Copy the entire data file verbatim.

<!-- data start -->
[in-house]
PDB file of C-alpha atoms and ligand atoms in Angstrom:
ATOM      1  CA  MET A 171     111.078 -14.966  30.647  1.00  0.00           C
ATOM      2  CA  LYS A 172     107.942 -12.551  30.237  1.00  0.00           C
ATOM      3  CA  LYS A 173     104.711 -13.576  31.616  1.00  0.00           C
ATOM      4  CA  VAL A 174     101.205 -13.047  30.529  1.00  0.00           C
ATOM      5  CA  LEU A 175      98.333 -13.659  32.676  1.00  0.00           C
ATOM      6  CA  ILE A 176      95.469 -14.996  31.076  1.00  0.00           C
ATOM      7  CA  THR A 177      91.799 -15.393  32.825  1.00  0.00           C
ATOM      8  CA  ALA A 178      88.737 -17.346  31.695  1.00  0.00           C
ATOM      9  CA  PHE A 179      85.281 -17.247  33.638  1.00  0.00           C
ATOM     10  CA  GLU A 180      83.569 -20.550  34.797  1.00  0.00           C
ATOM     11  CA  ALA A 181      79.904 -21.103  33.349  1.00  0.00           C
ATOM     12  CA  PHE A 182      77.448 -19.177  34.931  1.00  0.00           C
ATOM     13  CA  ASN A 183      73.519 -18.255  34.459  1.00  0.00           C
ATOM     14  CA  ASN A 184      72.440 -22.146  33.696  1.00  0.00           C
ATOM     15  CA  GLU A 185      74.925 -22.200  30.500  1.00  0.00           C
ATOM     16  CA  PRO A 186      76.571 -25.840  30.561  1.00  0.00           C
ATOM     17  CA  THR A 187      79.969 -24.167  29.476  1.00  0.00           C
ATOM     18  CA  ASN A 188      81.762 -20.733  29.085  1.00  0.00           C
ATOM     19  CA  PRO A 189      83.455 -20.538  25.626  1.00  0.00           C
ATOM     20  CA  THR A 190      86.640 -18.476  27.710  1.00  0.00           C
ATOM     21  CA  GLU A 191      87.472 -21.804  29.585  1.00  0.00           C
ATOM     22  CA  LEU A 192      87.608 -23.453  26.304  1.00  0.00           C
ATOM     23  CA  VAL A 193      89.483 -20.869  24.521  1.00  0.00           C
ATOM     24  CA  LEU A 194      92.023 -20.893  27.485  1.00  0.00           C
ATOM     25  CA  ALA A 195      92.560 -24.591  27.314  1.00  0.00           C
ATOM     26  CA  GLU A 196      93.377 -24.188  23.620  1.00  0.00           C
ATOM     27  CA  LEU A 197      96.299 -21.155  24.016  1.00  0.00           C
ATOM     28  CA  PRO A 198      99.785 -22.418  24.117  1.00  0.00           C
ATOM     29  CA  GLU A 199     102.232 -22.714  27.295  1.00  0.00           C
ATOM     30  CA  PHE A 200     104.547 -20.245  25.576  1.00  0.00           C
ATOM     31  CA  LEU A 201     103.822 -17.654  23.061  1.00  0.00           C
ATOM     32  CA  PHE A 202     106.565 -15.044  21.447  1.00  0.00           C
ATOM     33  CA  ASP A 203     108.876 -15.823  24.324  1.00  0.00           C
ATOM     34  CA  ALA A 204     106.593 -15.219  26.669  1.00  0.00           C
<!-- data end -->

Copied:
[in-house]
PDB file of C-alpha atoms and ligand atoms in Angstrom:
ATOM      1  CA  MET A 171     111.078 -14.966  30.647  1.00  0.00           C
ATOM      2  CA  LYS A 172     107.942 -12.551  30.237  1.00  0.00           C
ATOM      3  CA  LYS A 173     104.711 -13.576  31.616  1.00  0.00           C
ATOM      4  CA  VAL A 174     101.205 -13.047  30.529  1.00  0.00           C
ATOM      5  CA  LEU A 175      98.333 -13.659  32.676  1.00  0.00           C
ATOM      6  CA  ILE A 176      95.469 -14.996  31.076  1.00  0.00           C
ATOM      7  CA  THR A 177      91.799 -15.393  32.825  1.00  0.00           C
ATOM      8  CA  ALA A 178      88.737 -17.346  31.695  1.00  0.00           C
ATOM      9  CA  PHE A 179      85.281 -17.247  33.638  1.00  0.00           C
ATOM     10  CA  GLU A 180      83.569 -20.550  34.797  1.00  0.00           C
ATOM     11  CA  ALA A 181      79.904 -21.103  33.349  1.00  0.00           C
ATOM     12  CA  PHE A 182      77.448 -19.177  34.931  1.00  0.00           C
ATOM     13  CA  ASN A 183      73.519 -18.255  34.459  1.00  0.00           C
ATOM     14  CA  ASN A 184      72.440 -22.146  33.696  1.00  0.00           C
ATOM     15  CA  GLU A 185      74.925 -22.200  30.500  1.00  0.00           C
ATOM     16  CA  PRO A 186      76.571 -25.840  30.561  1.00  0.00           C
ATOM     17  CA  THR A 187      79.969 -24.167  29.476  1.00  0.00           C
ATOM     18  CA  ASN A 188      81.762 -20.733  29.085  1.00  0.00           C
ATOM     19  CA  PRO A 189      83.455 -20.538  25.626  1.00  0.00           C
ATOM     20  CA  THR A 190      86.640 -18.476  27.710  1.00  0.00           C
ATOM     21  CA  GLU A 191      87.472 -21.804  29.585  1.00  0.00           C
ATOM     22  CA  LEU A 192      87.608 -23.453  26.304  1.00  0.00           C
ATOM     23  CA  VAL A 193      89.483 -20.869  24.521  1.00  0.00           C
ATOM     24  CA  LEU A 194      92.023 -20.893  27.485  1.00  0.00           C
ATOM     25  CA  ALA A 195      92.560 -24.591  27.314  1.00  0.00           C
ATOM     26  CA  GLU A 196      93.377 -24.188  23.620  1.00  0.00           C
ATOM     27  CA  LEU A 197      96.299 -21.155  24.016  1.00  0.00           C
ATOM     28  CA  PRO A 198      99.785 -22.418  24.117  1.00  0.00           C
ATOM     29  CA  GLU A 199     102.232 -22.714  27.295  1.00  0.00           C
ATOM     30  CA  PHE A 200     104.547 -20.245  25.576  1.00  0.00           C
ATOM     31  CA  LEU A 201     103.822 -17.654  23.061  1.00  0.00           C
ATOM     32  CA  PHE A 202     106.565 -15.044  21.447  1.00  0.00           C
ATOM     33  CA  ASP A 203     108.876 -15.823  24.324  1.00  0.00           C
ATOM     34  CA  ALA A 204     106.593 -15.219  26.669  1.00  0.00           C